‘You’d pick him on a bad wicket, maybe, but not on a decent pitch.’ More attuned to the demands was Boycott’s opening partner, John Edrich, who died aged 83 shortly before Christmas. He hit the first four, a whip through midwicket off Thomson, and went on to make 82 off 119 balls, the game’s highest score. Of England’s anaemic tally of seven boundaries, Edrich managed four.
The innocence of the occasion was highlighted when Charlie Elliott, the English umpire who served as man-of-the-match adjudicator, gave the award to Edrich, a member of the losing side. ‘Without John’s 82,’ he reasoned, ‘there would have been no match.’
Put into bat, England were bowled out for 190 in their final over, with only Basil D’Oliveira, who made 17 off 16, scoring at better than a run a ball.
And a limp performance was summed up when Australia opener Keith Stackpole took three wickets with his gentle leg-breaks — the only wickets of his ODI career. He was pleased enough to mention the game in his autobiography: ‘Although the Poms are past masters at one-day cricket, we gave them a thrashing.’
In fact, Stackpole’s success was another glimpse into a future where slow bowlers dominate the rankings in cricket’s shortest form. Of the 14 wickets to fall that day, nine went to spin, with Ashley Mallett and Illingworth also collecting three each.
The international between Australia and India at Canberra on December 2 was the 4,267th
Mallett later revealed England weren’t alone in feeling underwhelmed by the occasion. ‘They called it the first one-day international, which rather surprised me years later,’ he said.
‘I thought, “Gee, it’s part of history”. That game, we thought, was a bit of a joke.’ To add to a surreal mood, the organisers of an event billed on TV as an ‘International Knock-Out Match’ between an ‘Australian XI’ and an ‘England XI’ offered $2,000 to any batsman who managed to hit the clock on the top deck of the Members’ Pavilion.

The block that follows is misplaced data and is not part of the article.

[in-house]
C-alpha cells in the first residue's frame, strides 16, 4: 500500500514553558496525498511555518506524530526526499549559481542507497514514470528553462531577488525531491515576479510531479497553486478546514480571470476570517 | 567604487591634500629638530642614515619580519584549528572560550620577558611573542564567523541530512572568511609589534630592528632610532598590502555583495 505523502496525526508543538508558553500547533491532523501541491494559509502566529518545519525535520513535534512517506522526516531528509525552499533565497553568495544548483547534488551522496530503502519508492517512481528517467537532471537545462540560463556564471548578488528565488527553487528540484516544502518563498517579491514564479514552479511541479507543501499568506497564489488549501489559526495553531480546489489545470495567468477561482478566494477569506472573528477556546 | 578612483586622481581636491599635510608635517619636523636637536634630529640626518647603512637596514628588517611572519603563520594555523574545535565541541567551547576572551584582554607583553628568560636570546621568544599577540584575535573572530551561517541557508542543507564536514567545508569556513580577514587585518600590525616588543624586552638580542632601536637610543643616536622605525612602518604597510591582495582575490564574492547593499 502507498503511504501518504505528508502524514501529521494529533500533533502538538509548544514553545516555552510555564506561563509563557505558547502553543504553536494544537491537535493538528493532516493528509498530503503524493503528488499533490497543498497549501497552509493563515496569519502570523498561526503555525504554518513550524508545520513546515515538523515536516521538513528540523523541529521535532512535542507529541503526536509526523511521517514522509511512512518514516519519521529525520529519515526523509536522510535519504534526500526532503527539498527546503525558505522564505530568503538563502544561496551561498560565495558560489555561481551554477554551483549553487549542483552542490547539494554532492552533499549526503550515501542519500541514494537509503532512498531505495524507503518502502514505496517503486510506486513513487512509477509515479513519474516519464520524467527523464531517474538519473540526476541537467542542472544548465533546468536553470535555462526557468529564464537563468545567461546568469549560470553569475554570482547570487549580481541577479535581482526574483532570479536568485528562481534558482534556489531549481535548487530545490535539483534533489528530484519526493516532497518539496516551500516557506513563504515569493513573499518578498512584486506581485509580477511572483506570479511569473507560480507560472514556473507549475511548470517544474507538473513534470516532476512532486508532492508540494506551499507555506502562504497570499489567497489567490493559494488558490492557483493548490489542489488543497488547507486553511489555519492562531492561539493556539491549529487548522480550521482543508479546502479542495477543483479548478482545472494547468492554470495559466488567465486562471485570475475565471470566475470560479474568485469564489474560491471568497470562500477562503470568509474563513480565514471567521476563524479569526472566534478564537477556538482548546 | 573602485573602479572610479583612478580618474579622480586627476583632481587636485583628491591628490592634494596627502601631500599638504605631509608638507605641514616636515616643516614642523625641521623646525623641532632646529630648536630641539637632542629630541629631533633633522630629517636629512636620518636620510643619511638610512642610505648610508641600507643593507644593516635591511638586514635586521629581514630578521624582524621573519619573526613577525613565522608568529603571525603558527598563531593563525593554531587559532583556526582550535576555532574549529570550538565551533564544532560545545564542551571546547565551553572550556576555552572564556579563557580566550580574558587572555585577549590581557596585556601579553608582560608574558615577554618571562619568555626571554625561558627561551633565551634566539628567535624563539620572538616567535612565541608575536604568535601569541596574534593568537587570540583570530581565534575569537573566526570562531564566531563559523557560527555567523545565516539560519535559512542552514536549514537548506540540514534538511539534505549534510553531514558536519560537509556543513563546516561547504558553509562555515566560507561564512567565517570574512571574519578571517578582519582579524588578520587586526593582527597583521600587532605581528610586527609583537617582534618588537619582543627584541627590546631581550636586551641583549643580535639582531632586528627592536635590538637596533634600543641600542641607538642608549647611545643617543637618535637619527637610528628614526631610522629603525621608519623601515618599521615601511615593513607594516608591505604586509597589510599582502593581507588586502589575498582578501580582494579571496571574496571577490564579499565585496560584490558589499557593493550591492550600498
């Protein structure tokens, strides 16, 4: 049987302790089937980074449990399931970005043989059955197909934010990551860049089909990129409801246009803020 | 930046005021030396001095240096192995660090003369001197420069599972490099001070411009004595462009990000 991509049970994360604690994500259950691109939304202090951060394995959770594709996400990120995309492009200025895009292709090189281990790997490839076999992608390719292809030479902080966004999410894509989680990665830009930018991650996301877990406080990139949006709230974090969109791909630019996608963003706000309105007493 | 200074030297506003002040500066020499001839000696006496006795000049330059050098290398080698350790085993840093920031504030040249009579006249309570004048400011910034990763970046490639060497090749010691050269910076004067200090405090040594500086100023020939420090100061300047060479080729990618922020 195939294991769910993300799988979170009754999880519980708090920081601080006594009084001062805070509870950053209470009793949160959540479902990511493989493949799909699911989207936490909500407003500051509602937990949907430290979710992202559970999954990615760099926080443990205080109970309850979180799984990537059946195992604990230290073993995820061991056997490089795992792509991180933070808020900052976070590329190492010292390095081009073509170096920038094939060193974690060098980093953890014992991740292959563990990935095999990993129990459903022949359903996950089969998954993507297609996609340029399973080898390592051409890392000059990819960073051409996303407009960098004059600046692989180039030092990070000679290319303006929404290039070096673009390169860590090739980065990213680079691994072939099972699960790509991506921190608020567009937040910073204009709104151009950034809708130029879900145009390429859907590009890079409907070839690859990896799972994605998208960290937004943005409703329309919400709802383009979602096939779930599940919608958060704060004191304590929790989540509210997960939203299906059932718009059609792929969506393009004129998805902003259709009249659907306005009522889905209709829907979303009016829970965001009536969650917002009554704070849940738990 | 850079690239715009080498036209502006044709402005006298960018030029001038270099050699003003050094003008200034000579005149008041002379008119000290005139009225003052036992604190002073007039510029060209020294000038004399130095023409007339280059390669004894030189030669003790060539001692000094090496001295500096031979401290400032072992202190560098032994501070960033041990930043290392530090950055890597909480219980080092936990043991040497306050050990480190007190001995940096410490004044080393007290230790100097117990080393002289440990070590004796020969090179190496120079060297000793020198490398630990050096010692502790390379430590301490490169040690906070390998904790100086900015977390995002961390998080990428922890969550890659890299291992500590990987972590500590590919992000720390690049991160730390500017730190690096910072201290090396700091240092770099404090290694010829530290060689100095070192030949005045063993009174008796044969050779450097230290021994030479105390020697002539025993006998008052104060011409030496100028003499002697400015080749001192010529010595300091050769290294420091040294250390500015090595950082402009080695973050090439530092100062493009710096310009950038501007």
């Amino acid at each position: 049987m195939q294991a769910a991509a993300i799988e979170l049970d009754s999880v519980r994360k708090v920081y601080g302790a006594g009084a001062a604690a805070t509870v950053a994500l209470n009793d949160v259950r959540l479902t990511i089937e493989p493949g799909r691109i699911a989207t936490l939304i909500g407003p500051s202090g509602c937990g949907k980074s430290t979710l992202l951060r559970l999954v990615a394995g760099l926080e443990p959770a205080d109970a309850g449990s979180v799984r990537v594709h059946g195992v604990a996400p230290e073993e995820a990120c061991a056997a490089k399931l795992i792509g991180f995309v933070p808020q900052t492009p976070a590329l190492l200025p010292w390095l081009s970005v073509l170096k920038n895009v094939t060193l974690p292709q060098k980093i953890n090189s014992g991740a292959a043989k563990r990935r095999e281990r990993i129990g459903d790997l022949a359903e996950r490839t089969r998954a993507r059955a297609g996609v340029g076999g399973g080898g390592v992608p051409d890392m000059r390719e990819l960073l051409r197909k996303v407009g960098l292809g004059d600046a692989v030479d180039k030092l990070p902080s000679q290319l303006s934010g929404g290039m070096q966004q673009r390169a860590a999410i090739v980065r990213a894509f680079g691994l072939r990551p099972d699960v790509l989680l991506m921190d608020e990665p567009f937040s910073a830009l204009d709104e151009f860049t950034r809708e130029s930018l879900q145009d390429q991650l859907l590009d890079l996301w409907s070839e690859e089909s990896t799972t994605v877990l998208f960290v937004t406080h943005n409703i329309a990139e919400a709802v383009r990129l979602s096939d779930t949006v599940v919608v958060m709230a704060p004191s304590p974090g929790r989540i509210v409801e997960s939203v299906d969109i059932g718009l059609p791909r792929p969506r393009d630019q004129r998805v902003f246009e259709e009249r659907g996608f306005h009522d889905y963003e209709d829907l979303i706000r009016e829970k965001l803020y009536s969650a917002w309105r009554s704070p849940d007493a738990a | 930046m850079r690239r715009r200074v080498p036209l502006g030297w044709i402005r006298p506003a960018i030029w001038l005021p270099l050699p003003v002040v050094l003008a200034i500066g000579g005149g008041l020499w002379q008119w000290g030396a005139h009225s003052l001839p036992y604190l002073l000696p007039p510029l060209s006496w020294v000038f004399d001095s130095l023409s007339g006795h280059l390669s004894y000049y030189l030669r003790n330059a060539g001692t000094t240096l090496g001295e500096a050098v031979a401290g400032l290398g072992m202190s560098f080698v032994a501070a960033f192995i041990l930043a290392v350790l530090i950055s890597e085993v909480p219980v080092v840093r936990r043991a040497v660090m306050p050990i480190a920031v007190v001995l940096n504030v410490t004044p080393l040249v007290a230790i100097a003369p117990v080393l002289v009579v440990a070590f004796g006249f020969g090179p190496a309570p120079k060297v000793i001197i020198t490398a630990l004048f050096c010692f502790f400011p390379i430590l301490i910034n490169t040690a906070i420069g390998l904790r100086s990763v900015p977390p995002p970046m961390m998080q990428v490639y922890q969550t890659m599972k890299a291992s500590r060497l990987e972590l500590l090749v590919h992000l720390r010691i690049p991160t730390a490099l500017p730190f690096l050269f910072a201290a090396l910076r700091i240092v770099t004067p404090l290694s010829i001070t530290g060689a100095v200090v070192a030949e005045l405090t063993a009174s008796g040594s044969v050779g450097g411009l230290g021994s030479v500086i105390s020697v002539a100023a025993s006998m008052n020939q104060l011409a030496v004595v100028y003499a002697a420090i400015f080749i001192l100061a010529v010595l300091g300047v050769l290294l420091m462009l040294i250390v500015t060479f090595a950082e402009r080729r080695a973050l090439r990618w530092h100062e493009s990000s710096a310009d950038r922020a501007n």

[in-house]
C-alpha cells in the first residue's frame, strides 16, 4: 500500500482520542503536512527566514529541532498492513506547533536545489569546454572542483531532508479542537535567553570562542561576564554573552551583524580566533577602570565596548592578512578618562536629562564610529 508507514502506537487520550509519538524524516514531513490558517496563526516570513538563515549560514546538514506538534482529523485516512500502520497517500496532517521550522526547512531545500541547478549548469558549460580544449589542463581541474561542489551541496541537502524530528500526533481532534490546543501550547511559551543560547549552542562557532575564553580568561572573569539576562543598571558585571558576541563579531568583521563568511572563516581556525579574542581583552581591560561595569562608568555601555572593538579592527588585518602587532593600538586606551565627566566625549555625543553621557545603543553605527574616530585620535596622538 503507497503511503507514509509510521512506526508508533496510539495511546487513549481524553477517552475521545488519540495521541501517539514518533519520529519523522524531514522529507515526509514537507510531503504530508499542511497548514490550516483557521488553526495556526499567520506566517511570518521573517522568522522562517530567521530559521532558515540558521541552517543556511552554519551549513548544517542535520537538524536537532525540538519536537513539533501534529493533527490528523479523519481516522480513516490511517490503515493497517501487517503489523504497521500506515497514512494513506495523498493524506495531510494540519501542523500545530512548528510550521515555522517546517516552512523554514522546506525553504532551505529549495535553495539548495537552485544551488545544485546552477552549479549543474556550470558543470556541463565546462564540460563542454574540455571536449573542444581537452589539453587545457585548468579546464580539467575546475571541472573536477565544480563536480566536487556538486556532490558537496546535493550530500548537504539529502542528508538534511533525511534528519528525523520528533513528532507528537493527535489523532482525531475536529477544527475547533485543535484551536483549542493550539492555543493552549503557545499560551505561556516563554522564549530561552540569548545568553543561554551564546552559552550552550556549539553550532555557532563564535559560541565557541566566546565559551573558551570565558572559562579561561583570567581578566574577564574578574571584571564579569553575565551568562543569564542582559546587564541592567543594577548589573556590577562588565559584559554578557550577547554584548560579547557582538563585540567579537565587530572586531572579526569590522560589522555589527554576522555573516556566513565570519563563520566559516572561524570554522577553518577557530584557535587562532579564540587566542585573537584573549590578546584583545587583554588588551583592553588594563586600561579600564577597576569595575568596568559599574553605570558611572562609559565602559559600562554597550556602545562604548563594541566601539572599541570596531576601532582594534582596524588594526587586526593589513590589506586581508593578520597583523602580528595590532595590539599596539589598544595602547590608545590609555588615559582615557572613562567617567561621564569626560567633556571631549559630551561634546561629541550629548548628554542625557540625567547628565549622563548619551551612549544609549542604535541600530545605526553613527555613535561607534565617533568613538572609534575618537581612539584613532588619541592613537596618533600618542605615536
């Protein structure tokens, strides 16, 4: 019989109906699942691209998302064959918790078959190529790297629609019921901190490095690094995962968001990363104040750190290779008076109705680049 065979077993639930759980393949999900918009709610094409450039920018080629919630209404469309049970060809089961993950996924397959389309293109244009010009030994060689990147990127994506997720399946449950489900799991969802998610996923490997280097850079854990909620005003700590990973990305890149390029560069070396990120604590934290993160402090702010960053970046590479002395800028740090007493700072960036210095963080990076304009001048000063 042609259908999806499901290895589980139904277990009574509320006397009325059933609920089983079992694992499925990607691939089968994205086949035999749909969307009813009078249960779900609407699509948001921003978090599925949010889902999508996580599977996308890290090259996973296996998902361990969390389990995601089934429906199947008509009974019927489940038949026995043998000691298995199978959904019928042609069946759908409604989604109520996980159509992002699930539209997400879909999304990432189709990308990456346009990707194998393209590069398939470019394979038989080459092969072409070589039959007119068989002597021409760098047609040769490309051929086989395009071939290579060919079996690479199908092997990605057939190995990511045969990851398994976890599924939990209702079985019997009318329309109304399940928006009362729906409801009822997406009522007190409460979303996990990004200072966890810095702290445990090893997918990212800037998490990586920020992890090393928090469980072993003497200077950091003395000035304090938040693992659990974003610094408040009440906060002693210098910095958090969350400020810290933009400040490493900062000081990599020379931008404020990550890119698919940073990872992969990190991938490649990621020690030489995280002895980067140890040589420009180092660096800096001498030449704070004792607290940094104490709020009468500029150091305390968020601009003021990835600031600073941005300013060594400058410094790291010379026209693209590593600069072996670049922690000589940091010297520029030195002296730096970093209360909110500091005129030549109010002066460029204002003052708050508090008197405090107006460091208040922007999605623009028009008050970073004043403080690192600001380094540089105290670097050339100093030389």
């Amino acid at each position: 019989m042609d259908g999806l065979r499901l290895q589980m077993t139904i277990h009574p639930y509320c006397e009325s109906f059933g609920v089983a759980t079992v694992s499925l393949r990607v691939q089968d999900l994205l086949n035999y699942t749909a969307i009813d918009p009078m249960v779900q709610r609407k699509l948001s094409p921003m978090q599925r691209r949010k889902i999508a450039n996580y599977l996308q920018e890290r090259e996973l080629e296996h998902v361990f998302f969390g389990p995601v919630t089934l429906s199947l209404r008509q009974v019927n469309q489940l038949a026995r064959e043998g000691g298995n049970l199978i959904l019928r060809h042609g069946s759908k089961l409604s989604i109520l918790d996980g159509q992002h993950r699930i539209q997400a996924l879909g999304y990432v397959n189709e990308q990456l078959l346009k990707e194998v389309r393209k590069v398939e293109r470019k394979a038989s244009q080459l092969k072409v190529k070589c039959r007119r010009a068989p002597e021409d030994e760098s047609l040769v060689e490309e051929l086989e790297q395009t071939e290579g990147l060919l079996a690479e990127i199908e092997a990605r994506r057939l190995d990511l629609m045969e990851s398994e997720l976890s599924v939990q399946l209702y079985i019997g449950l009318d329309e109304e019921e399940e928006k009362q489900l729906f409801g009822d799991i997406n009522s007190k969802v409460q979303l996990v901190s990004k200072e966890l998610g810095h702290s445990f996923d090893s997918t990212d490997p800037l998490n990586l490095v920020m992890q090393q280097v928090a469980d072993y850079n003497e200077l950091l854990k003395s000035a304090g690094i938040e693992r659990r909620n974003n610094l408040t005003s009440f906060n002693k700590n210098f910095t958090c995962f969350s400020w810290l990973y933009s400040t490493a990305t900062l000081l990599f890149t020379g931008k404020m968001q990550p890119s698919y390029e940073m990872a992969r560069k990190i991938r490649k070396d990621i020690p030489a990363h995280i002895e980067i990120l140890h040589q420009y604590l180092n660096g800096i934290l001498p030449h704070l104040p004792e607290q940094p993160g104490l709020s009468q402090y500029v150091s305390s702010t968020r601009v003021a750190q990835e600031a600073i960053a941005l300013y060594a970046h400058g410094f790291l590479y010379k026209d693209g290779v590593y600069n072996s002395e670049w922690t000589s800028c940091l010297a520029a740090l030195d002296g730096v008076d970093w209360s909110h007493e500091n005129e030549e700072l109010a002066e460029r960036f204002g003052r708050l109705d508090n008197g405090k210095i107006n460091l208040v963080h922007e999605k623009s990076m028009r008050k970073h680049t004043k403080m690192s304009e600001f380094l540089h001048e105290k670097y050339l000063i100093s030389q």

As local journalist Keith Dunstan pointed out: ‘There was only one six, and that was hit in the wrong direction.’ It was struck over long-on off Illingworth by Ian Chappell, who top-scored for Australia with 60 from 103 balls. His brother, Greg, was unbeaten at the end with Rodney Marsh as the hosts won by five wickets with 42 balls to spare.
Rothmans had been hastily roped in as sponsors, and handed over $2,400 to Australia and $400 to England.
Eoin Morgan captained England to World Cup after thrilling victory over New Zealand in 2019
For a while, normality resumed. The focus returned to Test cricket, and Illingworth’s team returned home as heroes — despite the performance of the Australian umpires, who failed to award them a single lbw decision in the series.
‘We won the Ashes against the odds,’ says Illingworth. ‘The umpiring was a disgrace. It wasn’t just the lbws: it was the caught behinds, too. Keith Stackpole was the one who benefited most. He later told me all seven or eight decisions that were given not out were out. No wonder he had a good series.’
But the 1960s had not been much of an advert for Test cricket, dogged by over-cautious batting and too many draws. And despite the players’ bemusement, a seed had been sown.
After the game, Bradman told the crowd: ‘You have seen history made.’ In the press box, even the traditionalist EW Swanton, of The Daily Telegraph, was heard to say: ‘There is clearly a great future for this sort of thing.’
The second one-day international took place in August 1972, when a century from Dennis Amiss helped England beat Australia at Edgbaston. But at the ICC’s AGM the following year, England proposed a men’s World Cup (the first women’s tournament took place in 1973). The ball was rolling. In 1975, three run-outs by Viv Richards helped West Indies win the first final, against Australia at Lord’s.
‘I don’t think anyone imagined what one-day cricket would become,’ says Illingworth. Inevitably, perhaps, he adds: ‘But Test cricket’s still a better game.’